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Should You Hire a Financial Planner During Your Divorce?

If you're considering divorce, you probably already know there are a lot of financial decisions to be made. You may need to decide whether one spouse will continue to live in the family home, or whether you should try to sell it. Especially in a high-asset divorce, you probably have a web of personal and marital assets such as retirement plans, insurance, separate and/or joint checking and savings accounts, vacation properties, and other property. You may have shared debts to figure out.

While the divorce process itself includes procedures for marital property division, it won't take care of all the financial and property decisions you need to make after a break-up. You should review your overall financial plan to make sure you have enough and the right types of insurance, investments and savings.

A financial planner can help you plan to live within your new budget, help with tax issues and make sure you have the right insurance and retirement plans in place.

You will also need to change your will and estate plan, along with the beneficiaries to your retirement plan, life insurance policy, annuities and the like.

"I advise people with any type of life change -- a wedding, death or divorce -- to pull your will out and look at it," said West Virginia estate planning lawyer Michelle Bechtel in a recent interview with The State Journal.

Georgia Law Does Not Automatically Revoke Your Ex-Spouse as a Beneficiary

Twenty states have adopted statutes that automatically revoke a former spouse and his or her relatives as beneficiaries to life insurance policies. Georgia is not one of them.

You should also know that, unless your divorce decree is drawn up very specifically to do so, it won't trump a beneficiary designation listing your ex-spouse.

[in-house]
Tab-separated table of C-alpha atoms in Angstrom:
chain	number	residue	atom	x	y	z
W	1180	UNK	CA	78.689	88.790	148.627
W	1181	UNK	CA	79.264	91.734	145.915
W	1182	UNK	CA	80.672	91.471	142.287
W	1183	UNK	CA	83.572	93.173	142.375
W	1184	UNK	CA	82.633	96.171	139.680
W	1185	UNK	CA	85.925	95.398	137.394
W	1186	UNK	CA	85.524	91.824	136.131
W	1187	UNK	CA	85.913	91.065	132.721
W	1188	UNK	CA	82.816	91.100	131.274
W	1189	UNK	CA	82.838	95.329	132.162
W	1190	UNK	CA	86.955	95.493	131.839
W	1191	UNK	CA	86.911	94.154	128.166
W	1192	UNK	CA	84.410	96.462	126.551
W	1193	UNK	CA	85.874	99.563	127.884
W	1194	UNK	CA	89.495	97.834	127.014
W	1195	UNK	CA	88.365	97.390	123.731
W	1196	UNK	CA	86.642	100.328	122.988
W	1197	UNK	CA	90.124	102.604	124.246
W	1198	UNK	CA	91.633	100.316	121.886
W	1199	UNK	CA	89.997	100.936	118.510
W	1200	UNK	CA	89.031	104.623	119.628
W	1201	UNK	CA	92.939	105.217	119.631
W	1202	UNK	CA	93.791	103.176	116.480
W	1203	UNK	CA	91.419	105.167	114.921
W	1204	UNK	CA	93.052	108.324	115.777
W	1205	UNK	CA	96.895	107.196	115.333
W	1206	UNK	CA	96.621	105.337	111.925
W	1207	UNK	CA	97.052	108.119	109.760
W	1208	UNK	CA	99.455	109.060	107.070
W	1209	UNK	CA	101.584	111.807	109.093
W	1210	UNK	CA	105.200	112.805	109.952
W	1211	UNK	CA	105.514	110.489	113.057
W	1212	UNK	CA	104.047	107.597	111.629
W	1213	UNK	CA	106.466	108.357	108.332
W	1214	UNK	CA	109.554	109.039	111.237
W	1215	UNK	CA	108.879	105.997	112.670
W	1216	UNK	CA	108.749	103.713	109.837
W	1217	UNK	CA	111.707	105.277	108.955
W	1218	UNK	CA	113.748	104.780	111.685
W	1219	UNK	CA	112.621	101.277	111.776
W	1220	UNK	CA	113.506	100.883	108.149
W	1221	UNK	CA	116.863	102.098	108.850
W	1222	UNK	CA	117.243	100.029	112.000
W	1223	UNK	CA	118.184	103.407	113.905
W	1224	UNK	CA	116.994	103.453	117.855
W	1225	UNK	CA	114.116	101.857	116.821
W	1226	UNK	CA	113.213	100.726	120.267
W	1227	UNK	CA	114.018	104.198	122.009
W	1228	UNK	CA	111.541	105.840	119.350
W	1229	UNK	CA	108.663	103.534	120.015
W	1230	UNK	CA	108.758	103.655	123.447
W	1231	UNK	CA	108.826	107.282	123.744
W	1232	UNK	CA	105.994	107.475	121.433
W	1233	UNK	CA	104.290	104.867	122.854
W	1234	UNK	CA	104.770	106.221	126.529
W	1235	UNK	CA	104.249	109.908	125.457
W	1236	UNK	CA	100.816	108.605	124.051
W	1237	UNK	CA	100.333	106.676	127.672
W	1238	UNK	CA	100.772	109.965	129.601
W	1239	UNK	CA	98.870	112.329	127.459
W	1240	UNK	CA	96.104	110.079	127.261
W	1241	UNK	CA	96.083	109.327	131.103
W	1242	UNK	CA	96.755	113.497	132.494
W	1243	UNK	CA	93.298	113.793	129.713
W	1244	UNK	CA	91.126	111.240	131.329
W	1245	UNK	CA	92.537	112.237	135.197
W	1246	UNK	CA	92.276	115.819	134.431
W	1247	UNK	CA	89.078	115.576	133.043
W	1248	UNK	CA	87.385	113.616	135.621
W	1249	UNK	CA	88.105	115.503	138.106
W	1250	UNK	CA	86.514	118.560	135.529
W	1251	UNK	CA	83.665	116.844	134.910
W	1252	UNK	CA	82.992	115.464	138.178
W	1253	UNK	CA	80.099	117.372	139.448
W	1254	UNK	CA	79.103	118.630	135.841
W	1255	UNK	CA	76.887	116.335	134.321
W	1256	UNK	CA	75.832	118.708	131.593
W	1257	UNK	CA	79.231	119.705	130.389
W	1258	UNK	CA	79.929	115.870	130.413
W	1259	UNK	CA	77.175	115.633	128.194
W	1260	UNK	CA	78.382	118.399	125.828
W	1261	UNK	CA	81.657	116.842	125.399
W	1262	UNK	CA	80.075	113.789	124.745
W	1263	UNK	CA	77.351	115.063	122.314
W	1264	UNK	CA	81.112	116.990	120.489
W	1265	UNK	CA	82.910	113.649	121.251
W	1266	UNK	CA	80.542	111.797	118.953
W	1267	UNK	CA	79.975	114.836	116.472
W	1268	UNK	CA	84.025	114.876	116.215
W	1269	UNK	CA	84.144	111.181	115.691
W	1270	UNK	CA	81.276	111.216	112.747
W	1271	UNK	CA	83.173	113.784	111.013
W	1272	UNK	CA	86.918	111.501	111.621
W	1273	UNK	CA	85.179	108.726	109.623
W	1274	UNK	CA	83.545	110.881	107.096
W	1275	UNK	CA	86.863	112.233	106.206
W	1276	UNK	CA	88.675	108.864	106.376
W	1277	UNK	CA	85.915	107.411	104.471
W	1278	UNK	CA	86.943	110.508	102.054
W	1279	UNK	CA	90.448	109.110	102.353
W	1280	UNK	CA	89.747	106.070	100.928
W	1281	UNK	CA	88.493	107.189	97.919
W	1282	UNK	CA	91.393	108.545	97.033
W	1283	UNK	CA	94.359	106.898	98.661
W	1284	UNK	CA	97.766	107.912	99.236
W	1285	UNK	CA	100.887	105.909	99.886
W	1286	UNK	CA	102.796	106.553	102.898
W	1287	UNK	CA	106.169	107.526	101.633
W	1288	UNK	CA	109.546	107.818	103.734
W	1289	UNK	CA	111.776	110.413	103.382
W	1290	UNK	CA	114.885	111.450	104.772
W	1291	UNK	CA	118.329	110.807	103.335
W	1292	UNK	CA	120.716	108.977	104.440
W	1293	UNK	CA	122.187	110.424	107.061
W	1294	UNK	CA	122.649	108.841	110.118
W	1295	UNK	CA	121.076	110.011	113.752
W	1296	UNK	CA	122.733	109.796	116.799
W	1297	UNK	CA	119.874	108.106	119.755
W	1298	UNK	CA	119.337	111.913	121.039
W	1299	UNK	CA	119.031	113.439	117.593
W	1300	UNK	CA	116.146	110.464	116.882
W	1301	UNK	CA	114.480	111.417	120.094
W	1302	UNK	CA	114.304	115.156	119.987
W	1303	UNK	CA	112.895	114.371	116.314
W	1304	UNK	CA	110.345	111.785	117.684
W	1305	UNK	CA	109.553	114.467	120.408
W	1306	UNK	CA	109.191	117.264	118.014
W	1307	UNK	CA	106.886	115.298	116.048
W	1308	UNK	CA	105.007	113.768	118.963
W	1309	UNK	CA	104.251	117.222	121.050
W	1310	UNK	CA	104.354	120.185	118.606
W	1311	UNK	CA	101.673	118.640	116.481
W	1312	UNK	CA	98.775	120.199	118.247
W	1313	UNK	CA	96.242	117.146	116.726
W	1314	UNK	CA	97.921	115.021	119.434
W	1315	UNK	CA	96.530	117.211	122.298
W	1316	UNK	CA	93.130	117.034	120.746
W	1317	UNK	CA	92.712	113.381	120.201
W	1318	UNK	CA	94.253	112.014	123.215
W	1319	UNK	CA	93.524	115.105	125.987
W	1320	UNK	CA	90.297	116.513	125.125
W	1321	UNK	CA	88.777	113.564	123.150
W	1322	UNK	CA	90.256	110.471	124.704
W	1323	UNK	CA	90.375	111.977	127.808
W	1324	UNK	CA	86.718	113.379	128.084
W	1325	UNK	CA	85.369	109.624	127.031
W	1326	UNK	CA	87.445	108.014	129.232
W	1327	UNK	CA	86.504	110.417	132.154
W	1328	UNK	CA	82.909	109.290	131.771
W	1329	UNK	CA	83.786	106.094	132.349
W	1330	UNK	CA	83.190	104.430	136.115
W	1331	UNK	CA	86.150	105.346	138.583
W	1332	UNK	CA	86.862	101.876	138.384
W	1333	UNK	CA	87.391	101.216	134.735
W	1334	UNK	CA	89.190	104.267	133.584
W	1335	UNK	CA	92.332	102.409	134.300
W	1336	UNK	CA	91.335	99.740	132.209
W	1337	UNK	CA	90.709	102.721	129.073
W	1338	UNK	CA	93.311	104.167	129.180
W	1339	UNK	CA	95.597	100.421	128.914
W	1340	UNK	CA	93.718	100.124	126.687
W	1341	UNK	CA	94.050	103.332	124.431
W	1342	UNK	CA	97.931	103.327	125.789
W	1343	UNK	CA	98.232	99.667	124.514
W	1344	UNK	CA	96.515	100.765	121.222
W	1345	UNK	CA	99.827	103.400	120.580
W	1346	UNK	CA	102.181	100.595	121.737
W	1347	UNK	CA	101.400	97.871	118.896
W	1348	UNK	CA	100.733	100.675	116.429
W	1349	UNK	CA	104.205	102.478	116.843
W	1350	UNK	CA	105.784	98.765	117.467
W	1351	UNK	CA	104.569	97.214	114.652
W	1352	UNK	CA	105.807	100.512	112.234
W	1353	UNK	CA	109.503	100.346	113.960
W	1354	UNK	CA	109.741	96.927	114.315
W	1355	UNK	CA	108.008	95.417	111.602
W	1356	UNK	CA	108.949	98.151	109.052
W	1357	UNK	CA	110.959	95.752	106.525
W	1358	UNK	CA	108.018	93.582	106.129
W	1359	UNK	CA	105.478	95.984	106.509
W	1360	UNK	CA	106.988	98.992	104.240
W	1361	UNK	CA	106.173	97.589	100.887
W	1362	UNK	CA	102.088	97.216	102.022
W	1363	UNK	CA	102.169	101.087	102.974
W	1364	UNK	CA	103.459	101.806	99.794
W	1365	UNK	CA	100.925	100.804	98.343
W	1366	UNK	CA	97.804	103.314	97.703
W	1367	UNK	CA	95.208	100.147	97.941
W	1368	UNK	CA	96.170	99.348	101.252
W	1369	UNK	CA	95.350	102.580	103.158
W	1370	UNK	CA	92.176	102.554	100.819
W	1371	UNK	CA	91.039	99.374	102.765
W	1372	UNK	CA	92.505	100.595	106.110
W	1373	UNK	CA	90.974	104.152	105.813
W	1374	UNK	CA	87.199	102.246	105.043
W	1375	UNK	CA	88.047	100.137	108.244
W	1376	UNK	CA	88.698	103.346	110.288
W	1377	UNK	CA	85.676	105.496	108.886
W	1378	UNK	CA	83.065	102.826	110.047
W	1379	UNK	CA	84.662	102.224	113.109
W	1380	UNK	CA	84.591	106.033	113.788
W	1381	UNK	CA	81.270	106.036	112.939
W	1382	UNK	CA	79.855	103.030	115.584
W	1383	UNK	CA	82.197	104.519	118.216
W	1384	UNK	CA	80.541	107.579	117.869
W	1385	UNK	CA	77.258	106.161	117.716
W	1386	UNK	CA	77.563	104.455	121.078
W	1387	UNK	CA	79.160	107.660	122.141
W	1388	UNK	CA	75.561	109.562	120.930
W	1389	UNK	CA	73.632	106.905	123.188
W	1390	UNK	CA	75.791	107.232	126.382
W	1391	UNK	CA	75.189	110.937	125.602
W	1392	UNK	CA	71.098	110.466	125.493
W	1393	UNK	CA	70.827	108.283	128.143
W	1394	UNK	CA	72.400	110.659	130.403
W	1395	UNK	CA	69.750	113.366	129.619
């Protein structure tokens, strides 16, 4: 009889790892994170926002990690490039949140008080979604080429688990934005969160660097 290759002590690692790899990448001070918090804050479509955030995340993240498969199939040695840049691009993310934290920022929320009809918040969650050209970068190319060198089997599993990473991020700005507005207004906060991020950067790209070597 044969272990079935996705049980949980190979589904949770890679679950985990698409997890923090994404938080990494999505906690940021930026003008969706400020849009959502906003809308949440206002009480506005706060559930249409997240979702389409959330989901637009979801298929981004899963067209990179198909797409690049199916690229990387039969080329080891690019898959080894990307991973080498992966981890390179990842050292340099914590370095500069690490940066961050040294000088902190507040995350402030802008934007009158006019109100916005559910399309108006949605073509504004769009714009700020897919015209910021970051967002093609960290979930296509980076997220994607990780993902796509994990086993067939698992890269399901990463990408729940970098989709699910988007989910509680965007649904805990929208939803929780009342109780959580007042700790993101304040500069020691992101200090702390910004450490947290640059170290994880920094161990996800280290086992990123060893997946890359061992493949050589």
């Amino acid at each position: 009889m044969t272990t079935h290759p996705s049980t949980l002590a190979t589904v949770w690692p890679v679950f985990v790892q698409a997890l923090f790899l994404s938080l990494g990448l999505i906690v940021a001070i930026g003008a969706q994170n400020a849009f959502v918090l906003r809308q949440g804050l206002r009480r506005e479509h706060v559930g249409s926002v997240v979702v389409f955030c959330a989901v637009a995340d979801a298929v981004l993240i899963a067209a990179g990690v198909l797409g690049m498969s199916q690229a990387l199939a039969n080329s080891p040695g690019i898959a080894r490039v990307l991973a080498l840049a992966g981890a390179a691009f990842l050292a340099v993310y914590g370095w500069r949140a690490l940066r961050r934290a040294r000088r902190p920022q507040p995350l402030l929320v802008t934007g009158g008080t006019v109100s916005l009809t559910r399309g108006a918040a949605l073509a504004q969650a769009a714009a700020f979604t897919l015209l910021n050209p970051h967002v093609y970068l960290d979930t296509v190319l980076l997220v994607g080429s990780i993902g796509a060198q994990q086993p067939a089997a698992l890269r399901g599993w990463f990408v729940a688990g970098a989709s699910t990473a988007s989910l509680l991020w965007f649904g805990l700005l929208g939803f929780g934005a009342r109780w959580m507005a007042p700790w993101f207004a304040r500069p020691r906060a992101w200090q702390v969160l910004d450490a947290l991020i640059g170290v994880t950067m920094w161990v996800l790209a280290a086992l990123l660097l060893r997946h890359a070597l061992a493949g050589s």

The best thing to do is to take stock of your estate and financial plans and make the effort to update your beneficiary designations. It usually takes less than five minutes to do so, especially if you have Internet access to your accounts. 

Even if you intend for your ex to remain the beneficiary, its best to update your beneficiary designation so it reflects that you are divorced. That will make it clear that you intended your ex to continue to be your beneficiary.

Review Your Financial Plan After Your Divorce

In addition to making those changes to your beneficiary designations, after a divorce, estate and financial planners recommend you take a look at several items that will affect your financial life:

  • Life insurance. You may need more life insurance if your financial responsibility for your children has increased. If your budget relies on alimony or child support, consider purchasing additional life insurance on your ex-spouse.
  • Short- and long-term disability insurance. Check if you have enough to keep you out of trouble if you can't work due to a disability.
  • Long-term care insurance. The best time to buy insurance to cover in-home care, assisted living or nursing home care is when you're healthy and qualify for reasonable rates.
  • Powers of attorney and living wills. Be sure to update your durable power of attorney for finances, medical power of attorney or healthcare proxy and other such documents.

"Frankly, these are simple things, but I think people's emotions get tied up, and they overlook them," says Charleston certified financial planner Jeremy Lowe.

Related Resource:

"Many Financial Hurdles Remain After a Marriage Ends" (The State Journal, August 12, 2010)

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